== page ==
The Place Prize First Semi-Final
Jean Abreu - 'Urge', Marie-Gabriele Rotie - 'Brutality of Fact', Tharan Revfem - 'Dot', Marie-Louise Flexen - 'Lost', Bawren Tavaziva - 'Umdlalo Kasisi'
Sense and brutality
by Thea Nerissa Barnes
September 8, 2004 - Robin Howard Theatre, London
Jean Abreu choreographed "Urge", a duet he performed with David Hughes. This duet intended to explore “the nature of urges and how they define us”. It began with the dancers in place as the audience filed in to take their seats. Once there was an appreciable quietness in the theatre the lights descended and the dance began. There seemed to be at least four sections of different explorations with associated dynamics. Mostly, though, this dance seemed to lack a destination and though physical was more heady than visceral, as if in contemplation of where to go instead of being there. There was some interesting projected imagery that seemed more like the sense of smell or touch instead of, as the title hinted, a supposed liminal feel. This work in the end seemed to not quite fullfil its point.
Marie-Gabriele Rotie choreographed "Brutality of Fact". This work was danced intensely by Rotie, Pei-Jen Tsai and Yuan Zhang. Its inspiration was the 1944 Triptych Studies for figures at the base of a crucifixion by Francis Bacon. Its movement aesthetic was tempered by Rotie’s knowledge of Japanese theatre and aesthetics. The dancers’ moves, varied shapes in standing, sitting and then moving through space, conjured all matter of angst and disgust with reaches of legs, arms and head. All postures had a particular resonance that brought their own sense of horror at the sight of unspeakable torment. From the sparse vocal sounds to the clarity in movement shapes of contortion, balance and flow, it was evident that Rotie had a clear vision and the specific compositional tools to render this extraordinary work.
Tharan Revfem choreographed "Dot". This work, danced by Annika Sillander, Jessica Andrews & Helle Siljeholm and a mischievous full stop punctuation mark, was an amusing display of the coordination between technology and dance movement. An old idea takes a twist with video footage by Nikolaj Bendix and Skyum Larsen, using familiar iconic photographs of notable past events, famous persons and victims of horror. Have I seen something like this accompanying the music of Philip Glass? Perhaps but the predictability of this work did not lessen its ability to tickle the funny bone. The dancers’ robotic moves in front of the video screen, simultaneously casting their shadows on the images, were brought to a full stop (no pun intended) and the full stop punctuation mark took over. By the end of the dance the dot took the lead and changed the dynamic of the dancers from being hit on the head, feet and hands to bullets then bubbles that the dancers expelled or followed. Eventually the dot relinquished its hold and the video returns with the robotic moves ending with the video footage a dot on the centre dancer’s chest; could be read as significant but really only retrograde video kitsch.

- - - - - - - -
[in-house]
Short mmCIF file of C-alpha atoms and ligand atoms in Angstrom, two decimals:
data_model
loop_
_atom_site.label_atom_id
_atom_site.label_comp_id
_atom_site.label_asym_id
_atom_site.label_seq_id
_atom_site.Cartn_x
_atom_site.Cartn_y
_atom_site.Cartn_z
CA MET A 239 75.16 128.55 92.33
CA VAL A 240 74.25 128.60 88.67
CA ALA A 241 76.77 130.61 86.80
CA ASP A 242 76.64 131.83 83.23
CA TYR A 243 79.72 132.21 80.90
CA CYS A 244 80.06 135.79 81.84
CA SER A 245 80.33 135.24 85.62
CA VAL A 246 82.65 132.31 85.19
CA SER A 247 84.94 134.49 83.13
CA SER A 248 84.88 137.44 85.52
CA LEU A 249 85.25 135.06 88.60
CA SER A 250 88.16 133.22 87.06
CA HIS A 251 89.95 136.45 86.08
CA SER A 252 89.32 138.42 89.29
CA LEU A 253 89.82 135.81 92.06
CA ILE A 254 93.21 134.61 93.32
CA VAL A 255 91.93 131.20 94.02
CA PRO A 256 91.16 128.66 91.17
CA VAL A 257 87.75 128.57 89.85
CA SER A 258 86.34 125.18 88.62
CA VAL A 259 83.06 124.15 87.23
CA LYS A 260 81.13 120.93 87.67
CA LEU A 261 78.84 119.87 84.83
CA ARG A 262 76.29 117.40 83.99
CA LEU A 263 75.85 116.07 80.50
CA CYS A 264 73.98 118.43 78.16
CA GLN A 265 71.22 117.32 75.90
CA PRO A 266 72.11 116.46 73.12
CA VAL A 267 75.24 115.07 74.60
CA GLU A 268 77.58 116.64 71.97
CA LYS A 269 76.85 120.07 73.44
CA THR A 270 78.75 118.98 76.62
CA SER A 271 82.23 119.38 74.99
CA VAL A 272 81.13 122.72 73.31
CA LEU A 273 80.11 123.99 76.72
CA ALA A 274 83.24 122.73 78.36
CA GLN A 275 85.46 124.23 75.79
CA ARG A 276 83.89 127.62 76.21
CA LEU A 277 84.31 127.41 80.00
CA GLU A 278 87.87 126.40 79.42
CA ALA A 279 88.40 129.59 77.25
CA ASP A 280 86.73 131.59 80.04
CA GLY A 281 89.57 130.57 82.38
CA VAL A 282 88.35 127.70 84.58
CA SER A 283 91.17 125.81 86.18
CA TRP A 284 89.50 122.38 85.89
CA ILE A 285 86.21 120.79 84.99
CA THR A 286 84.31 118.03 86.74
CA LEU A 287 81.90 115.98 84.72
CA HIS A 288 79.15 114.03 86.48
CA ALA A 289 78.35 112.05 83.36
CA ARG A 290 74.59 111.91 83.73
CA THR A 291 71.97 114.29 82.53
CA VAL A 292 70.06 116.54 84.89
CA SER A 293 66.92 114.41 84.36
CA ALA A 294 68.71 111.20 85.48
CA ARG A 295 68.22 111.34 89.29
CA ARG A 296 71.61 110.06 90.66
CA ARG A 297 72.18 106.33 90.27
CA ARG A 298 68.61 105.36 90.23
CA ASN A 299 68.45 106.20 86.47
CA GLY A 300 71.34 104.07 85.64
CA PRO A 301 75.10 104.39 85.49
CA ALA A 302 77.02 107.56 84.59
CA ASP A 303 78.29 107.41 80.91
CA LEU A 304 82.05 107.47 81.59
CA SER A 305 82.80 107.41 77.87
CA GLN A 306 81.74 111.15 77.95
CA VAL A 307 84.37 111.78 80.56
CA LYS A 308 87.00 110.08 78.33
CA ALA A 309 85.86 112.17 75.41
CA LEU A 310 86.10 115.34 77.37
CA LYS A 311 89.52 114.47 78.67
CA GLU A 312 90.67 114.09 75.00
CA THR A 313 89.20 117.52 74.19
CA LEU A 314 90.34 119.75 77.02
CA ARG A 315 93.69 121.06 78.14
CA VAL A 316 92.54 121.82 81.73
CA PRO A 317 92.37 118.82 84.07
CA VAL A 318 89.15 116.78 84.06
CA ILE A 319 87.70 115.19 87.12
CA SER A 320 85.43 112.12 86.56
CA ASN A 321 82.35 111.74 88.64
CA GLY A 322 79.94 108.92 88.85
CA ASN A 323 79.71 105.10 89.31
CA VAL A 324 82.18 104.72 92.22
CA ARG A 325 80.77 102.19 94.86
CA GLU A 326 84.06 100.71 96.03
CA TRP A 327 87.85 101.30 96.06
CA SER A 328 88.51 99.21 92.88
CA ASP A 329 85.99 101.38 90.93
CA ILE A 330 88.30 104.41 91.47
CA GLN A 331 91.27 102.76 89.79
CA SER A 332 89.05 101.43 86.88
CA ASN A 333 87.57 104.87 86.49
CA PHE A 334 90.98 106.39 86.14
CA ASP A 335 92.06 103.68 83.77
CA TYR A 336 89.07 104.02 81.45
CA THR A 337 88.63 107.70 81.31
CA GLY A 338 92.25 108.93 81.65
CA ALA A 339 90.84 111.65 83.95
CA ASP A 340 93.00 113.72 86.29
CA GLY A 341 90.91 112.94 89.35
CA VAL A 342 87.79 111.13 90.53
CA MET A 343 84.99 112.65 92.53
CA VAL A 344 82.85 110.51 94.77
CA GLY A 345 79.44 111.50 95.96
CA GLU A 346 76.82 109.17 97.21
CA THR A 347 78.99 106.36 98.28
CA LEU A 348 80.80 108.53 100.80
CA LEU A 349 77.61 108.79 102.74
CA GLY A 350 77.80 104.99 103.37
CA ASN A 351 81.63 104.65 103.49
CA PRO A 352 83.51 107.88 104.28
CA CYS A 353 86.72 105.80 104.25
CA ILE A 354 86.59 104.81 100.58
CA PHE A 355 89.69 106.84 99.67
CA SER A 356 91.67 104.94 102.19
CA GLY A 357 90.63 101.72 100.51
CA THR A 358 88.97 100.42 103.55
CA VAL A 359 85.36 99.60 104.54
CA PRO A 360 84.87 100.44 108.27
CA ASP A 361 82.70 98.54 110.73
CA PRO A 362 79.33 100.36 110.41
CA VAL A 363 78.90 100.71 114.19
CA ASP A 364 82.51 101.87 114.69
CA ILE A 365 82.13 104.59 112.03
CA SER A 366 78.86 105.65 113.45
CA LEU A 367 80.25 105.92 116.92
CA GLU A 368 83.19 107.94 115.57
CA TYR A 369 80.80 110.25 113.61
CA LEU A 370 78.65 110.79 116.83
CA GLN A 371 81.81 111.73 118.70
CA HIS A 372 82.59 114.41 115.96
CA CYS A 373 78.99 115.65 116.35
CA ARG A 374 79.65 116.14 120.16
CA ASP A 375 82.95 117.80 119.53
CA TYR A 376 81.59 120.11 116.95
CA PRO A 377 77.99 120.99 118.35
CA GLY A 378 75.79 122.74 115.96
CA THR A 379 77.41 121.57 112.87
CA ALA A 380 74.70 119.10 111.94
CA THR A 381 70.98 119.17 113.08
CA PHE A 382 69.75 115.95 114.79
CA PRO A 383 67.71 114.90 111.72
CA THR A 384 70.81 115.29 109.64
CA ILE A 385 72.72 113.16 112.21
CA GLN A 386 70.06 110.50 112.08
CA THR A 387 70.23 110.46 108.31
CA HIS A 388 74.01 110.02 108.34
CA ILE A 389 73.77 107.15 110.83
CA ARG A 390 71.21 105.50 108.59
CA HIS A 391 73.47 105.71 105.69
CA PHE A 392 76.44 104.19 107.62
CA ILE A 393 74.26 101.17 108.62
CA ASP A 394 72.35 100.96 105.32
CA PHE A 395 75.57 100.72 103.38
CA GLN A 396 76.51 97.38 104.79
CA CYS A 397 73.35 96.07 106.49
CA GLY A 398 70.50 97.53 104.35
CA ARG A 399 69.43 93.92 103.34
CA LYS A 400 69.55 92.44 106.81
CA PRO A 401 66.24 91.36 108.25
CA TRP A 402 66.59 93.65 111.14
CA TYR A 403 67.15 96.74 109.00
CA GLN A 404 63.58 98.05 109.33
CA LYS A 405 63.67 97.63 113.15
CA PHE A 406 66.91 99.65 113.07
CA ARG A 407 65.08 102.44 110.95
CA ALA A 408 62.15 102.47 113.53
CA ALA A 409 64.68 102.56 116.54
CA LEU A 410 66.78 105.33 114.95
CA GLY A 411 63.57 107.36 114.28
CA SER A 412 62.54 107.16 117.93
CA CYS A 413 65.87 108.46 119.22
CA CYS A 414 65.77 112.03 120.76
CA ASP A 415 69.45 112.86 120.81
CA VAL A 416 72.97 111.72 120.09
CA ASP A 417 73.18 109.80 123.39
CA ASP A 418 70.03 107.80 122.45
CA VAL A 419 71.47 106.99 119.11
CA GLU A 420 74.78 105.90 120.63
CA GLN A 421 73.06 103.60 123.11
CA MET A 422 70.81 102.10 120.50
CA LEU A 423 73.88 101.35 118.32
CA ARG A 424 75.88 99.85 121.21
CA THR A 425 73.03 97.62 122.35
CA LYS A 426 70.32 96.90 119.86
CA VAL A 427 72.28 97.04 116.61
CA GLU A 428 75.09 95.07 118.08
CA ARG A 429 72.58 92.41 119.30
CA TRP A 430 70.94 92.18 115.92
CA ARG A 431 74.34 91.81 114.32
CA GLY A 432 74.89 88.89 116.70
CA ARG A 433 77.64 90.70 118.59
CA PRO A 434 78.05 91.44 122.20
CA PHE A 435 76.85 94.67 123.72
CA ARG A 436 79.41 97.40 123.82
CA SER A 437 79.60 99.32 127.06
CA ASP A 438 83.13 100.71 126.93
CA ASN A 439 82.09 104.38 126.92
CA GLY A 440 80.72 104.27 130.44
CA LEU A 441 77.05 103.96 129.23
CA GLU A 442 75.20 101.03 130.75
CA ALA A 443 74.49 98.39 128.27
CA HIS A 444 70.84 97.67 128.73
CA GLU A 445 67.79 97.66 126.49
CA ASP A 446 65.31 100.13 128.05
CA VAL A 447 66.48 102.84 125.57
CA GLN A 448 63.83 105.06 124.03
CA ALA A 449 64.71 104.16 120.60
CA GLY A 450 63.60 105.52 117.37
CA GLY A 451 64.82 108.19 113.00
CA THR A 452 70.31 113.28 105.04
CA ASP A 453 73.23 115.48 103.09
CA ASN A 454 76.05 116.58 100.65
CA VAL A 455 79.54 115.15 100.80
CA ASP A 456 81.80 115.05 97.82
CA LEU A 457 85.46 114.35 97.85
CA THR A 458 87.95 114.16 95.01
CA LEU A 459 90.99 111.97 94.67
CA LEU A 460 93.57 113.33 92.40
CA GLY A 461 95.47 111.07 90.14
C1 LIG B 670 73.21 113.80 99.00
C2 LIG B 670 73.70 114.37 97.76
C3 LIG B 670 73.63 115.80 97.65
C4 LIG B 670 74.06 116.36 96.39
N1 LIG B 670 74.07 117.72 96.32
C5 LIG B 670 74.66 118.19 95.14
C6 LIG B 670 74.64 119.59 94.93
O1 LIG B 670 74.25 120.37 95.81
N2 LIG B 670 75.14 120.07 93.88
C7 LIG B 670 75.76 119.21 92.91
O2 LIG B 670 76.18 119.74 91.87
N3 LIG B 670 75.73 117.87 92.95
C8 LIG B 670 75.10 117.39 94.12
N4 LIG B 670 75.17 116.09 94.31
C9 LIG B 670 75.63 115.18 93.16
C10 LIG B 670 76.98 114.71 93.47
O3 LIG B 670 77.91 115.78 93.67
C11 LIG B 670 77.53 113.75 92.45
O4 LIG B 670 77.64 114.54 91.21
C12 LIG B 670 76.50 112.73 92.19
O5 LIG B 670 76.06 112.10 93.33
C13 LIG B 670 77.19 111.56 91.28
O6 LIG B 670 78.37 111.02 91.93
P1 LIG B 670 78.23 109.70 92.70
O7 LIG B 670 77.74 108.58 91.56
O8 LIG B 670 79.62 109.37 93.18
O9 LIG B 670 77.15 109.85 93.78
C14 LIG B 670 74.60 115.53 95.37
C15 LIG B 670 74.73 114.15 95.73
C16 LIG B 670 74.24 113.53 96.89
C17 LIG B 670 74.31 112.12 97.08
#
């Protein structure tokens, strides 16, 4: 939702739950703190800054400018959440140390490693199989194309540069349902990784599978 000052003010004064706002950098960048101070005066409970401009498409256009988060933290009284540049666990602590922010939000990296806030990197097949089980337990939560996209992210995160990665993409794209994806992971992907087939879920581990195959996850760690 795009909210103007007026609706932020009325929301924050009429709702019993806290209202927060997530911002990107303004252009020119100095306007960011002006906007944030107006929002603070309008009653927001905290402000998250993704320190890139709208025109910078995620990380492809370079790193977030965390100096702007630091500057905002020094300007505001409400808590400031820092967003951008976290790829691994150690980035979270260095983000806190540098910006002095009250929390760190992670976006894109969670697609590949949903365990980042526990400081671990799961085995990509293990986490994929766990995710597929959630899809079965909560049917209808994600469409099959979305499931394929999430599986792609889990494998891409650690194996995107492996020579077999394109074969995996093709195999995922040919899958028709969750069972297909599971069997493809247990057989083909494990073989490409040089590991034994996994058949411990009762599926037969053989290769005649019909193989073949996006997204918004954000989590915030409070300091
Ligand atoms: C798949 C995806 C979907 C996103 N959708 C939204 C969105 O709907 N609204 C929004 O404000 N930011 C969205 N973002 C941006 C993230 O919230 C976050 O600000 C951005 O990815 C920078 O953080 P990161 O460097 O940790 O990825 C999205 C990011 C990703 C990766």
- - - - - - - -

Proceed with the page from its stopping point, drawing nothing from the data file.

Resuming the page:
Marie-Louise Flexen choreographed "Lost". This was a solo performed by Emma Teixidor. This work began simply with the protagonist entering from the house left aisle, opening a white box, perhaps a closet (?) to reveal a man’s suit jacket. Teixidor stood simply gazing with back to the audience at this jacket hanging on a hook. With the metaphor implied, Teixidor then moved, took the jacket, put it on and then began a passage of movement from downstage right to upstage left. With a strong beam of light Teixidor stood and dropped to the floor with scan effort but indicating a visual focus of searching. This passage varied dynamically but not enough to indicate the depth of her loss or the importance of something or someone lost; the movement accelerated, the torso and arms dramatic inference becoming more realised toward the end. At this point gesticulations with focus and manipulation of the jacket indicated a search then a key found in the jacket pocket. A red spot centre stage added significance to this moment of found ness [discovery]. Teixidor returning to the closet (?), slides the key to the red spot, exiting the way she entered. Clean idea constructed in a white space but only hinted at inferences.
Bawren Tavaziva choreographed "Umdlalo Kasisi". This work was performed by Tavaziva and his dancers: Navala Chaudhari, Jake Nwogu, Keisha Grant, and Yamuna Devi Chaudhari. Taking its inspiration from the death of a loved one this work was neither a narration nor a recollection of a past debilitating event. This was more a nonliteral landscape painting that came alive with a rich, lush movement vocabulary. The dancers performed in costumes of reds and beige that doubled as lapas, head wraps, or mourning clothes. The lighting focused intricate ensemble work or textured the surface creating an close intimate space that the dancers filled admirably with technical prowess and dramatic intensity. The lighting and the music worked to intensify this vision of heart felt introspection while the imagery created illustrated varied moments of amity and remembrance. Tavaziva’s music also supported the varied moods; at times caring and sorrowful or through the opportunity for reflection, time for reconciliation. Here too a was a work that had a clear vision and the specific compositional tools to render a beautiful work.
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